Assume that the two firms are engaged in tied bilateral trade and that both have made specific asset investments of k in support of each other. Assume further that each firm incurs redeployable costs of production of v_{2} and that pˆ is the price at which product is traded. In deciding whether to take delivery or cancel an order, a firm needs to consider not merely the net gain from procurement but also the net gain from supply. Let the net gain from buying and selling product be given by b_{B} and b_{s}, respectively. The combined gain from observing reciprocity is then given by b_{R} = b_{B} + b_{s}. Net benefits upon taking delivery in the purchase market will be given by

while net benefits from the simultaneous sale of product (given that specific assets in amount k have already been sunk) are given by

The net benefits of noncancellation—that is, of continuing reciprocal trade (given that one s trading counterpart does not renege)—are then

which will be positive so long as demand realization in the market for which product is purchased exceeds the marginal cost of own production.

Although the specific asset term, k, appears nowhere in these expressions, that does not mean it is irrelevant. Thus assume, as before, that demand in both markets is uniformly distributed over the interval 0 to 1. Then the expected net benefits of reciprocity will be positive only if the probability of trade under the reciprocal trading criterion (namely, 1 – v_{2}) times the expected gain from remunerative exchange (1 – v_{2})/2 exceeds the value of nonsalvageable assets, k. Thus the inequality (1 – v_{2}) ^{2}/2 – k > 0 must be satisfied.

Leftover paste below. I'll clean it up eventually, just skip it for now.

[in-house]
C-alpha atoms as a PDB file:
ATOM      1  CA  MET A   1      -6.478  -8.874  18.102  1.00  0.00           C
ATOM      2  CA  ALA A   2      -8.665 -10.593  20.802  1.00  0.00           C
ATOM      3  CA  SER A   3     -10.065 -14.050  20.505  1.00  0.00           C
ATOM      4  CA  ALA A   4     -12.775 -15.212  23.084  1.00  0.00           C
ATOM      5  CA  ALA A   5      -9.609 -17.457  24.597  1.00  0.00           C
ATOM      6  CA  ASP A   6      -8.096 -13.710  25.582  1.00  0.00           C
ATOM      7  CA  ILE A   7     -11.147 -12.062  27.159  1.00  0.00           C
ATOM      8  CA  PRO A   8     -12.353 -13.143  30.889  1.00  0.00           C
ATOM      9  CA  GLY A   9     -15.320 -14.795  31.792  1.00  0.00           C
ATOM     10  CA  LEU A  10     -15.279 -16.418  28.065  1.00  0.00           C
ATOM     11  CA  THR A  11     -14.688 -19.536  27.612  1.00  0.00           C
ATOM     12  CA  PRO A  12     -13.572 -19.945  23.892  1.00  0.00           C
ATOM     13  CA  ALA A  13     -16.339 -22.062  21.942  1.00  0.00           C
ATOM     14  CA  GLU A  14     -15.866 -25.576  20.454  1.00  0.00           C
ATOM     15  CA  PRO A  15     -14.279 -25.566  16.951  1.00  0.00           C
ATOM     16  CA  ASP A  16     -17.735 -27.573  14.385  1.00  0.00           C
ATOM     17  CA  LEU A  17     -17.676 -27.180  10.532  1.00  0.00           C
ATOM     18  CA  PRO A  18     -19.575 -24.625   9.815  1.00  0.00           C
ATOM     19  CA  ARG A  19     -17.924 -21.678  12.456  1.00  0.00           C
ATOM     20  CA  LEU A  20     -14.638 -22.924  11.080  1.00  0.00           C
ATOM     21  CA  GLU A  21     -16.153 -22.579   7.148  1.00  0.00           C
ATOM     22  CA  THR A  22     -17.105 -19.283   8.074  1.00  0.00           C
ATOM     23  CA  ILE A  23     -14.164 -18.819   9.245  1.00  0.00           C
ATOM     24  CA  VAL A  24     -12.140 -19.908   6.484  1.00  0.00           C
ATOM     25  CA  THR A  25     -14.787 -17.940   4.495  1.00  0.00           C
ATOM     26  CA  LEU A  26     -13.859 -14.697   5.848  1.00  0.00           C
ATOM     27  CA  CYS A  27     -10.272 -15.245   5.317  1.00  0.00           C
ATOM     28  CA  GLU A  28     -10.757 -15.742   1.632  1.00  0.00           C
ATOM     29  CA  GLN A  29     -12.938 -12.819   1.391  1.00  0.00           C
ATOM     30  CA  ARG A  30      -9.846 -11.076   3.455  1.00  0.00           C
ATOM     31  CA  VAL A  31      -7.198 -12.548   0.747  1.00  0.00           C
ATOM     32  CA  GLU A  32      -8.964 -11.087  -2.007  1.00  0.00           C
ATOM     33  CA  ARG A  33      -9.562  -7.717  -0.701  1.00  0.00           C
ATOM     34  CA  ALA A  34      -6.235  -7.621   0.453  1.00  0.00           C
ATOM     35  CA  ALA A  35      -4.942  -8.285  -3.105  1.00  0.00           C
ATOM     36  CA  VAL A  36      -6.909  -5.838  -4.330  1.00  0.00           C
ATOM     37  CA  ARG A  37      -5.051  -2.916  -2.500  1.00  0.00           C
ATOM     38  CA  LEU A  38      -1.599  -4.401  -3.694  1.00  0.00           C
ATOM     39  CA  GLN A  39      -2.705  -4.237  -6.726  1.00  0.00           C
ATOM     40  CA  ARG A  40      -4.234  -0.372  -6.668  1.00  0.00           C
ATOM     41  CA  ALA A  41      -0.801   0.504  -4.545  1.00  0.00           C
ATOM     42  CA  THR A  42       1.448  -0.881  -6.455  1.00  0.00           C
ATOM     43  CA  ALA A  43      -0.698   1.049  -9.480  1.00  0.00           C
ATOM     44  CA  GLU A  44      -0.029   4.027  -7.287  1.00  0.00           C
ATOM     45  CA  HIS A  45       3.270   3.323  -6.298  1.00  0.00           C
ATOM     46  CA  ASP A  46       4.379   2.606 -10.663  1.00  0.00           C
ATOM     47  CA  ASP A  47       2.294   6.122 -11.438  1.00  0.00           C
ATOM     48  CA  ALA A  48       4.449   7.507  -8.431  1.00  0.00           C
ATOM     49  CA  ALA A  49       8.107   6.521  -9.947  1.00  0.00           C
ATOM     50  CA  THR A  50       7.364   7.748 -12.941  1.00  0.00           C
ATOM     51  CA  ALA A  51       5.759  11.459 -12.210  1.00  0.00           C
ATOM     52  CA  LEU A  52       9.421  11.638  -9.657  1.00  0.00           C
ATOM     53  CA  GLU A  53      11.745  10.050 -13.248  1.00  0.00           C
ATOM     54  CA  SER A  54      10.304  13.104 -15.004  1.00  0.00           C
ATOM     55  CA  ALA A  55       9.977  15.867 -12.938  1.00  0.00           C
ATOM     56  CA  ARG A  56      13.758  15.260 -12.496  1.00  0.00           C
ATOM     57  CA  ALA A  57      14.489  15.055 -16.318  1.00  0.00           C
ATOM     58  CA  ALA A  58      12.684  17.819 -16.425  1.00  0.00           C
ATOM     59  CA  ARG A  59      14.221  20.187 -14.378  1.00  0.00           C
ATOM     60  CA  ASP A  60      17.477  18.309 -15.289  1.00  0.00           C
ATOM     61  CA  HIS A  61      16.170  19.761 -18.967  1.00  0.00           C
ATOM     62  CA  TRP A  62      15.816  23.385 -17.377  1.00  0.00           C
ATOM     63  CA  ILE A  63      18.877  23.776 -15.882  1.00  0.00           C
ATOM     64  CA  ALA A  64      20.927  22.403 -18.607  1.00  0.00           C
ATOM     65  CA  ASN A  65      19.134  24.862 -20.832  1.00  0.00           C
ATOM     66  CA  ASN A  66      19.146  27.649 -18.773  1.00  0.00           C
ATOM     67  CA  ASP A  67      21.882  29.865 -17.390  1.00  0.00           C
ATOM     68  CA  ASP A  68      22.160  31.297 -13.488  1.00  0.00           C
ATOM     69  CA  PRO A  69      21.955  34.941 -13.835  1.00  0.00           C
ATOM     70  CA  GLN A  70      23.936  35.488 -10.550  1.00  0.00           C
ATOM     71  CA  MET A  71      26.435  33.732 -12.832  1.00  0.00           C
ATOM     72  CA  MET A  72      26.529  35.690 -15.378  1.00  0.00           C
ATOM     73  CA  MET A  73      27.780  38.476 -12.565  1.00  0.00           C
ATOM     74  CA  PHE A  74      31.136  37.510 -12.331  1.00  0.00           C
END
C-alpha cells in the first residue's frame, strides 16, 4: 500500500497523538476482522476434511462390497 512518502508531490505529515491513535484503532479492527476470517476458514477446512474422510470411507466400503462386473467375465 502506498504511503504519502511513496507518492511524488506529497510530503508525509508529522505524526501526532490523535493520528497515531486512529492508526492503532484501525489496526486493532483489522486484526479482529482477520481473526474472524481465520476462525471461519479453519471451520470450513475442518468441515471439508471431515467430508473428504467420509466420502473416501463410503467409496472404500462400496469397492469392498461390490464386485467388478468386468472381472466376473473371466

More significant is the fact that only if specific assets are committed in support of the exchange will the benefits from the sale of product be given by b_{s} = pˆ – v_{2}. If, for example, one of the parties to the exchange were to employ the general purpose technology 7, instead, the net benefits from supplying product for which pˆ is received would be b’_{s} = pˆ – v_{1}. The criterion for assessing whether to cancel or not would then be b’_{R} = p – v_{1}, which would call for cancellation in demand states where p < v_{1}. One party to the bilateral exchange would thus find cancellation attractive under circumstances where the other, because it has made specific asset investments, would want product to be traded. The symmetrical exposure of specific assets avoids that result.

Alternatively, the issues can be presented as follows. As above, let b_{B} = p – pˆ be the buyer’s net benefits from unilateral trade if he decides to take delivery and b_{s} = p — v_{2} be the net gain to the seller from making delivery. Assume that pˆ = 2 and v_{2} = 1 and that there are three possible state realizations: p = 4, p = 2 — ∈, and p = 0. It is the buyer’s decision to accept delivery or refuse it. The payoffs associated with each decision, demand realization pair are:

The efficient choice is for the seller to deliver in the two more favorable demand realization states and to shut down, thereby saving variable costs, if p = 0. If, however, the buyer consults only his own profits in deciding on whether to accept or refuse delivery, the buyer will take delivery only in the most favorable demand state and will refuse it if p = 2-∈ or if p = 0, since b_{B }< 0 in both instances.

Enlarging the transaction from one of unilateral to bilateral trade changes the payoffs in such a way as to eliminate this inefficiency. Thus now the payoff to both parties is given by b_{R} = p – v_{2}. The corresponding payoffs faced by both parties are now identical and are given by:

Product will thus be traded in the two more favorable demand states, but production will be shut down if p = 0, which is the efficient result. Reciprocity can thus be regarded as a reaction to the inherent strains (and resulting inefficiencies) that would occur under a unilateral trading regime. Public policy insistence that anything other than unilateral trading is “unnatural” and presumptively antisocial is simply mistaken.

Source: Williamson Oliver E. (1998), *The Economic Institutions of Capitalism*, Free Press; Illustrated edition.